A damning report from the Auditor-General has criticised Tauranga City Council over the failed Harington Street transport hub project.
In today’s letter to council chief executive Marty Grenfell, it’s stated that “price was prioritised over ability” when selecting the tender for the project.
“There was no business case or any overall procurement plan for the project,” states Office of the Auditor-General manager inquiries Dave Lemmon.
The Auditor-General notes that elected council members had not settled on the final design and intended outcome for the project before procurement started.
They also state that no risk assessment for the procurement plan and no written procurement plan happened.
“Little if any consideration seems to have been given to the approach to procurement for the project overall,” states Lemmon.
Regarding structural engineering, the Auditor-General’s office is critical of a process which saw the documentation and timeframe for the procurement of a structural engineer stretch over just 17 days.
“Some tenders appeared to have been evaluated based only on price and without assessing the tenderer’s ability to meet the tender requirements,” says Lemmon.
However, the result has been the opposite.
“In the end, the council will have nothing to show for the money it has spent,” says Lemmon, at the start of the letter.
It was estimated that it would cost $9.8 million to demolish the building and restore the site. The council decided not to demolish the building, and instead on March 19 sold it to Waibop (Harrington) Limited, a subsidiary of the lead project contractor, Watts and Hughes Construction Group Holdings Limited for $1.
Selling the unused material and structural steel and the negotiated settlement of the construction contract resulted in a final payment of $200,000 to the Council.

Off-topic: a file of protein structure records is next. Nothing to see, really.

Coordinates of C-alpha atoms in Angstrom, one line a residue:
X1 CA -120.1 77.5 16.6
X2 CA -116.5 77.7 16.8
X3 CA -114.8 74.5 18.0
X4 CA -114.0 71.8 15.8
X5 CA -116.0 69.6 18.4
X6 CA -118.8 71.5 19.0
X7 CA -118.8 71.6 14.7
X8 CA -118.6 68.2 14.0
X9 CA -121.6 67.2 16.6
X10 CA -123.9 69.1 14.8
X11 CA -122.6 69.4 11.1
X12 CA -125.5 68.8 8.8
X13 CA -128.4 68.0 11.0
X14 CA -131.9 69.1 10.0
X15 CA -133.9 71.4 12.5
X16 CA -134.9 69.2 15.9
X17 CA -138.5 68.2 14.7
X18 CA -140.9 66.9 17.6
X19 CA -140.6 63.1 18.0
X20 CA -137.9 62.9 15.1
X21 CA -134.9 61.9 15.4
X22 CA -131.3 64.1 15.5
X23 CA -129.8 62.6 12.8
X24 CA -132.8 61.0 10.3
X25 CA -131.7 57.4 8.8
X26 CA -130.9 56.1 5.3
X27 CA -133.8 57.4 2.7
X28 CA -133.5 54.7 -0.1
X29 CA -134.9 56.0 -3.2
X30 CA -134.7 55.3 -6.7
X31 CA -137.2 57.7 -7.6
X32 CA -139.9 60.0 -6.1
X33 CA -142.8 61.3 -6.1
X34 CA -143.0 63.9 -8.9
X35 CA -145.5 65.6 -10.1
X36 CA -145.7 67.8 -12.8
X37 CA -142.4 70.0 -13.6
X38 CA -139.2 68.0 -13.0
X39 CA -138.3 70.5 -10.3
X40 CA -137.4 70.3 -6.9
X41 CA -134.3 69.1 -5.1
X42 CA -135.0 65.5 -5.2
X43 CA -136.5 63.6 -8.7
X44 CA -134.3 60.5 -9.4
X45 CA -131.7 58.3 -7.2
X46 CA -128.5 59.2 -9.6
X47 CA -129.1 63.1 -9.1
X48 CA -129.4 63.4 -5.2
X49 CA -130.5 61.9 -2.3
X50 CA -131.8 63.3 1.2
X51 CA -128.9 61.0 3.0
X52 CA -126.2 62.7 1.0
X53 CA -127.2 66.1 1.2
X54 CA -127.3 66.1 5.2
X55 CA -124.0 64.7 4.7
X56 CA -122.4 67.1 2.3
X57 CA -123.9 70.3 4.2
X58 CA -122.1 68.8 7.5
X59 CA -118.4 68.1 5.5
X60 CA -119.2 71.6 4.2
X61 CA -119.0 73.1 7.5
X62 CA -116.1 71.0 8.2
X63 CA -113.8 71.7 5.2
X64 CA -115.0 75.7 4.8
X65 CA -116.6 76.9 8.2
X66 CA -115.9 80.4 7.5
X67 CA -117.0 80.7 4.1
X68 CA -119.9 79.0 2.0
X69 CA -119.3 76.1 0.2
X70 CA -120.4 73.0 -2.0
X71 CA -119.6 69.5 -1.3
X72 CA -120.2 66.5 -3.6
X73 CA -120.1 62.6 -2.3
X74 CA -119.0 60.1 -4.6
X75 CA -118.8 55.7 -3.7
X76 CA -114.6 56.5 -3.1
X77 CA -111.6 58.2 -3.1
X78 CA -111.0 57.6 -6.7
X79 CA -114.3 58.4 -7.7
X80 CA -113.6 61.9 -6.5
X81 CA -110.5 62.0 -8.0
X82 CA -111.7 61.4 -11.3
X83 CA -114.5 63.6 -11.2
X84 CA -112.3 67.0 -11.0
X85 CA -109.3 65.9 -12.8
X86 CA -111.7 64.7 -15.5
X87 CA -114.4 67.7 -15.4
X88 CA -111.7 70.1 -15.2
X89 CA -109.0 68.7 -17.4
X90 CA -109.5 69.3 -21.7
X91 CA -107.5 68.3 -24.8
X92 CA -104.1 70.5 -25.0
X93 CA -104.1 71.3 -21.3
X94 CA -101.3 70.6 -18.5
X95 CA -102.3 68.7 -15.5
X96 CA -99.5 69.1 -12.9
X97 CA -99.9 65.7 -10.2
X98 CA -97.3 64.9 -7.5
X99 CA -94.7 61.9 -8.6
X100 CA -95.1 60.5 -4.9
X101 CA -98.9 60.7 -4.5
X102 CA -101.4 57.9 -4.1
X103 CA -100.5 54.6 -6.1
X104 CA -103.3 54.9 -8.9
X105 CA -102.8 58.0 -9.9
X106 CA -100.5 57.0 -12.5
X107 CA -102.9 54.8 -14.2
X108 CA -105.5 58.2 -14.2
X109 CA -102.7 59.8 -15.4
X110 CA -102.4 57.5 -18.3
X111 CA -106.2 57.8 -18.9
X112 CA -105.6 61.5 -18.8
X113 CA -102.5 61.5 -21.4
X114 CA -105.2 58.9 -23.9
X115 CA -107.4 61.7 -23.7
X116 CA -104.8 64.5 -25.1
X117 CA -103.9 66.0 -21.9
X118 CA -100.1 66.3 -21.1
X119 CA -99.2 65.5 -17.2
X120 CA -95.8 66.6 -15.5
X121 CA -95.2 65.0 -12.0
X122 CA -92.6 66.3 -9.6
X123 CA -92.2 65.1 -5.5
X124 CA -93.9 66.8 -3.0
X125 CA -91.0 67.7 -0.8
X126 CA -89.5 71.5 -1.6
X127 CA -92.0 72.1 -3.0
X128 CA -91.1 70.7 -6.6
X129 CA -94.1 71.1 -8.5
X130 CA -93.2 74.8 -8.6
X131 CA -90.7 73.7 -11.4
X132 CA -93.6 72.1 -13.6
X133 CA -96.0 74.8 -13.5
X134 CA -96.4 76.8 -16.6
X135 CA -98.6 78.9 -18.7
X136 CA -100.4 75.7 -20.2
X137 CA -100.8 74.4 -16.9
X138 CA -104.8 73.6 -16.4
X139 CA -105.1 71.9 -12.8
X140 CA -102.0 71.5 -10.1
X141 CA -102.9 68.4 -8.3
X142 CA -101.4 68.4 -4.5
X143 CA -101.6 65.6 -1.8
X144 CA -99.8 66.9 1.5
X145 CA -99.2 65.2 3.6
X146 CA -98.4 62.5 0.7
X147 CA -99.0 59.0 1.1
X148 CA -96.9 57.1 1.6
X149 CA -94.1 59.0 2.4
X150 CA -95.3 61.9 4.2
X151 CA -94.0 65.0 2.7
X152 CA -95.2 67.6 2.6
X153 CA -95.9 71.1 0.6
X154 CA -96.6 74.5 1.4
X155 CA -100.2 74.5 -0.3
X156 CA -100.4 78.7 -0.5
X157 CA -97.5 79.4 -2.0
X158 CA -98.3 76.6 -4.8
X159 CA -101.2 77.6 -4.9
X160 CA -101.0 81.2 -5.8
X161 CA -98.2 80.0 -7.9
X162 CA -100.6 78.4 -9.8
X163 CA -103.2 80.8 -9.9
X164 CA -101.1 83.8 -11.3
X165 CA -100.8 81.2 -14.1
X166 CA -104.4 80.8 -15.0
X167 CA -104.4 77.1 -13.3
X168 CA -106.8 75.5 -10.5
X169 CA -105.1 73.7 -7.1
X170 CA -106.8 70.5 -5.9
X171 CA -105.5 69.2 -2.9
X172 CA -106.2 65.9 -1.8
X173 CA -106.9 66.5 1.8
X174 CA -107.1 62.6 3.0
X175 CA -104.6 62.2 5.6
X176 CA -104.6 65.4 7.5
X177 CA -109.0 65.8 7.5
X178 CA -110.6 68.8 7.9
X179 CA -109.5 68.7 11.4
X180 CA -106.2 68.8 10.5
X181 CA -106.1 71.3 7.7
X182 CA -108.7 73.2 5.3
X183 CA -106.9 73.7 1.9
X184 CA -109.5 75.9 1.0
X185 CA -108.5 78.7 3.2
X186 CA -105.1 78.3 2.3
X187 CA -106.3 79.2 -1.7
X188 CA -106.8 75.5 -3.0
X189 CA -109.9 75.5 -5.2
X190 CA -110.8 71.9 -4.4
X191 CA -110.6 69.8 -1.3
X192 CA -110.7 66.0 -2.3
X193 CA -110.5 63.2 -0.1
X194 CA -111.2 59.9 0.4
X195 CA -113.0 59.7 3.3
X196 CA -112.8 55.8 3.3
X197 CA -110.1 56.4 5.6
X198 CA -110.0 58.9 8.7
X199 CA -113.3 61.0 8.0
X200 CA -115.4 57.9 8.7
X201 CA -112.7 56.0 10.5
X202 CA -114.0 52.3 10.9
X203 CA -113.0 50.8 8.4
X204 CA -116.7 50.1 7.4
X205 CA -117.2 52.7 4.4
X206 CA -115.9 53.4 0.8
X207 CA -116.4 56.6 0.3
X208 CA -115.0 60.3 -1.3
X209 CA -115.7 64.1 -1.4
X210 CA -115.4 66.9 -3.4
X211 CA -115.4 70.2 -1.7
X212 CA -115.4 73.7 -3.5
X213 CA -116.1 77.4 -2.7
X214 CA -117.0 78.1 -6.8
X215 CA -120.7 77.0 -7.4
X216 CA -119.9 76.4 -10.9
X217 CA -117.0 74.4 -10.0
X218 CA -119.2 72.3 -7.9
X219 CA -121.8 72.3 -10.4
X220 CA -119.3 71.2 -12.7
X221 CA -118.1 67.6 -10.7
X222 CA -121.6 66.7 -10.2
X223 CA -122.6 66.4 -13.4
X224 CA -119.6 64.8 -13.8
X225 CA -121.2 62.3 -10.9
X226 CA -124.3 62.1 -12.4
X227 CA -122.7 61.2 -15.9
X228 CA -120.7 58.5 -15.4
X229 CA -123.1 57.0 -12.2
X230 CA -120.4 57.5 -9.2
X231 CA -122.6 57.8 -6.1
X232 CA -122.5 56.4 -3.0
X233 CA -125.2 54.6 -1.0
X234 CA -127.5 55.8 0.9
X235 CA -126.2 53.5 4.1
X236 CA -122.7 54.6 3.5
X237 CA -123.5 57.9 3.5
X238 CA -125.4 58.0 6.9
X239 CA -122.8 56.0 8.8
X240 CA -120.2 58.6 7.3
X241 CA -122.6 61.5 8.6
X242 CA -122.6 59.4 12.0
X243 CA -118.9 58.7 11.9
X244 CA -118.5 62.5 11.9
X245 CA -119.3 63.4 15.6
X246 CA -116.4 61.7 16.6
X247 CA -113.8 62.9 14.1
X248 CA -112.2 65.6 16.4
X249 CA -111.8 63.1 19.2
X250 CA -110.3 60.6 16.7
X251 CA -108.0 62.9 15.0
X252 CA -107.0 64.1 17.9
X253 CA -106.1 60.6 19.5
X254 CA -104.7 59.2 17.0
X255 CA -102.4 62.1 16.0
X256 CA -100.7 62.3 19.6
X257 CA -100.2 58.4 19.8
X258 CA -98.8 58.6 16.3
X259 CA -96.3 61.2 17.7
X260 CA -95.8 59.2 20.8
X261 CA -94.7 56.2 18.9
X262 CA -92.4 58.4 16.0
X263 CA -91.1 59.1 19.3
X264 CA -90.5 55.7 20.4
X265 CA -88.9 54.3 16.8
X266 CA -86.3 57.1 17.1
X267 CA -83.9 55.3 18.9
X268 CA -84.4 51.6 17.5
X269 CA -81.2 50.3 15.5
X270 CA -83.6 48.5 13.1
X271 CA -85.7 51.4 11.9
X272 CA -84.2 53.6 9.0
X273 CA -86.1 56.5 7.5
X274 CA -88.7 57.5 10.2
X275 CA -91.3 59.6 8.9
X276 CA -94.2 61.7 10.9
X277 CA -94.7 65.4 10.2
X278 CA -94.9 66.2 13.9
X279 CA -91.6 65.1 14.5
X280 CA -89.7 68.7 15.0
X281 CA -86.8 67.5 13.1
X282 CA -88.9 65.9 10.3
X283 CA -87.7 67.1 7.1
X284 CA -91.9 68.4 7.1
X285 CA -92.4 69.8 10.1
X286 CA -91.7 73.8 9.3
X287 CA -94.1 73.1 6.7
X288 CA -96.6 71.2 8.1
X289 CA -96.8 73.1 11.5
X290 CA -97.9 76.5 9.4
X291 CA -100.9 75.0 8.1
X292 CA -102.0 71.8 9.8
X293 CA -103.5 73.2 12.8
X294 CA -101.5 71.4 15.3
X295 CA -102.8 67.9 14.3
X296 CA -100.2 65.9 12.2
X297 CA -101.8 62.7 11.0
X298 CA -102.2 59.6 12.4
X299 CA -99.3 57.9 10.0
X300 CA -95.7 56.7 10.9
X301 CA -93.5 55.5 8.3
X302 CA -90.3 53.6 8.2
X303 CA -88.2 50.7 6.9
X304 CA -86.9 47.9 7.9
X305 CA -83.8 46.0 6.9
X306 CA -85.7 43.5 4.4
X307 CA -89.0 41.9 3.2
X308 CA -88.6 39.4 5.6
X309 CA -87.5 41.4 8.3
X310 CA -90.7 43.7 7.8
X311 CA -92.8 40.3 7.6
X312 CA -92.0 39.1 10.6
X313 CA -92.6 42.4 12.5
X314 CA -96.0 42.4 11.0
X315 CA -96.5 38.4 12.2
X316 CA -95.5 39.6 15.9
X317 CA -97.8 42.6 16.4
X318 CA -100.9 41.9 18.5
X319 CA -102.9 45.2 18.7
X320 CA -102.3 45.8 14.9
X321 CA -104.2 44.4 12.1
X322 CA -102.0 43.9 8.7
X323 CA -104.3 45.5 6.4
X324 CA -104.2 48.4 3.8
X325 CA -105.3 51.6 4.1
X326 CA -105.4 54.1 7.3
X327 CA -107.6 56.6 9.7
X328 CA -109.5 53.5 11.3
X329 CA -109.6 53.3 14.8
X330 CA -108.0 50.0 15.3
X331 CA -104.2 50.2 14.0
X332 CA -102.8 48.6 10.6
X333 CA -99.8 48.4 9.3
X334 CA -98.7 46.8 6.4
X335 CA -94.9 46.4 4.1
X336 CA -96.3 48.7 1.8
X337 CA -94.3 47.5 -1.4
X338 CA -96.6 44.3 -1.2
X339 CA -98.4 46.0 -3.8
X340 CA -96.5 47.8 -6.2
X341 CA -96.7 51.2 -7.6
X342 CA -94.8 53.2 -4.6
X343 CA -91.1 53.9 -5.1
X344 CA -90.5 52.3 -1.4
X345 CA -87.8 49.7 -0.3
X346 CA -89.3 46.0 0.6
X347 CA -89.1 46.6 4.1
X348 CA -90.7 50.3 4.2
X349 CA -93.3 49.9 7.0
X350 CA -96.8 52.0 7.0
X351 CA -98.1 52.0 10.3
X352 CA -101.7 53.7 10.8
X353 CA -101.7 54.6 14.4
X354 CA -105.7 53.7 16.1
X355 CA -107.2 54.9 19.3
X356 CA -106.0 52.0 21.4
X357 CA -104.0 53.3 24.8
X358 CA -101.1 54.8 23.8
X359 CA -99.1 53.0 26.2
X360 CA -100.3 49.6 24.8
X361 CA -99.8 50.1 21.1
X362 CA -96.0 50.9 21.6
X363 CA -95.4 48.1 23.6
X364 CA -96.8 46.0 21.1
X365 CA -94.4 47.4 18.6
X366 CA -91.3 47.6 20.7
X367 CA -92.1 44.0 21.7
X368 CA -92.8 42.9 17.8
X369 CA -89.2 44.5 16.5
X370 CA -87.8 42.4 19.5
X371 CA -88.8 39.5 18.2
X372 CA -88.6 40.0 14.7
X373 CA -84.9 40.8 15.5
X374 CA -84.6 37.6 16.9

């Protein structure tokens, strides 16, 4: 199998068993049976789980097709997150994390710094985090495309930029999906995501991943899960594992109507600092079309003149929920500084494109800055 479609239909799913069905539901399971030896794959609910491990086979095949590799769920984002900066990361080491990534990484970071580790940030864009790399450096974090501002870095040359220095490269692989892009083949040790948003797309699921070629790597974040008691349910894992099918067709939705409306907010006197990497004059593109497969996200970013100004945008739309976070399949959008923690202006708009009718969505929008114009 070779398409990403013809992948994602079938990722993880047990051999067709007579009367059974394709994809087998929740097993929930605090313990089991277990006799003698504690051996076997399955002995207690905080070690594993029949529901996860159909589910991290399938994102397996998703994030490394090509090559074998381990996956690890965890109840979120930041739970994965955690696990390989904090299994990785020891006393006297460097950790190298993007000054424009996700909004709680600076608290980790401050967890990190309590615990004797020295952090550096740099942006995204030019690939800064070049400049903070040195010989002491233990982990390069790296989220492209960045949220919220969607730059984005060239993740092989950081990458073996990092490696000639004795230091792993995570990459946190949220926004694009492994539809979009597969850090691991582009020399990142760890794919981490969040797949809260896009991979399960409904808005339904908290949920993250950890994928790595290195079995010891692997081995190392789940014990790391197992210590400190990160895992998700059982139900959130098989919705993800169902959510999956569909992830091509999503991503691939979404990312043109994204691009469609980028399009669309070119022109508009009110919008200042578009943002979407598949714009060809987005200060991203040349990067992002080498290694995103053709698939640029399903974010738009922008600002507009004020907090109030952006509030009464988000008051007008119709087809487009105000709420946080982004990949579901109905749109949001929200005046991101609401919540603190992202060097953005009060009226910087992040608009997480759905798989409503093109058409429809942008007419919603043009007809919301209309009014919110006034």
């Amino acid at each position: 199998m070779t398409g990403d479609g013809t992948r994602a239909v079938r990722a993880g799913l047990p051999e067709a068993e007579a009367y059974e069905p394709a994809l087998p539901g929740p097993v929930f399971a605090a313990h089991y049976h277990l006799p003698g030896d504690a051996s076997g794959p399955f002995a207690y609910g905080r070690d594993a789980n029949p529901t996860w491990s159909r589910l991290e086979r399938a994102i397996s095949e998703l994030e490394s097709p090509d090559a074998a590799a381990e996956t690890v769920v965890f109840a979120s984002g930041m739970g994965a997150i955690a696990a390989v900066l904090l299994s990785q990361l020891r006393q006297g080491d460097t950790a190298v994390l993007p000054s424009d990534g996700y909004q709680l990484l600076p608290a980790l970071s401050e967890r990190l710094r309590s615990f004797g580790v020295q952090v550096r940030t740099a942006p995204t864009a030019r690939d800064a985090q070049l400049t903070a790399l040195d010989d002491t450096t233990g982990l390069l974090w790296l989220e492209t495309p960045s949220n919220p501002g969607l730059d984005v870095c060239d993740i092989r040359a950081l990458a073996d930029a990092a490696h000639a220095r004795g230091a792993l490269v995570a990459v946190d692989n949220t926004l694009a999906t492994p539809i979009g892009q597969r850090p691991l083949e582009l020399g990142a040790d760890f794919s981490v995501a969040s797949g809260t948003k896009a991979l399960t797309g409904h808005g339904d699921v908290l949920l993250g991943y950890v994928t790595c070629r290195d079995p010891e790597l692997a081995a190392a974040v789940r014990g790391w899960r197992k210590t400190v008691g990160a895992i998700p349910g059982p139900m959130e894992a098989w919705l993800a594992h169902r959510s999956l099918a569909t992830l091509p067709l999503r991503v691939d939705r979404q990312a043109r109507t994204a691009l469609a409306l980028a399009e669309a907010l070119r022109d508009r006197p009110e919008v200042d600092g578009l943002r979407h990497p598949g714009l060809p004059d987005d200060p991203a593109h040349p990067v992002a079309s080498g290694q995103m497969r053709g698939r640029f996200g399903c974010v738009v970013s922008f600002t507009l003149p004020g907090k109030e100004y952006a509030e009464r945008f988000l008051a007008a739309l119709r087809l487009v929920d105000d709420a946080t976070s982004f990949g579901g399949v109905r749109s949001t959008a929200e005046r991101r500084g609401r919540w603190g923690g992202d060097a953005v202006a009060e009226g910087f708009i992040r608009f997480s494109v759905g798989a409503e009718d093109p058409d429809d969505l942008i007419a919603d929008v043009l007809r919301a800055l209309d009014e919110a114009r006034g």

Council CEO Marty Grenfell says he welcomes the letter and recognises the failures in the procurement and management of the project.
“Prior to the Auditor General’s interest in this matter, we had commissioned two independent reviews and the recommendations from these, and the Auditor-General’s letter, are in the process of being implemented,” he says.
“We have put in place a range of measures to improve project delivery, governance and procurement processes. This has included the disestablishment of a standalone Project Management Office and the transfer of direct accountability for delivering capital projects to the business units which will ultimately be responsible for the asset.
“Central to this reform is the new Capital Programme Assurance Division (CPAD) and new Procurement Policy.
“The draft Long Term-Plan has an extensive programme of capital projects and the creation of CPAD will support our project delivery with increased capability, expertise and confidence.”
Lemmon concludes his letter, “I will be interested in what progress is made with the improvements to policies and procedures, especially as they relate to procurement.
“Although there is often pressure to complete projects quickly and for least cost possible, obtaining value for investments such as this one can require time, expertise, and the discipline of good procurement and project management processes.”
In March the council also initiated a complaint against the building designer with the sector’s professional body, Engineering New Zealand, in relation to the failure to provide a compliant building design.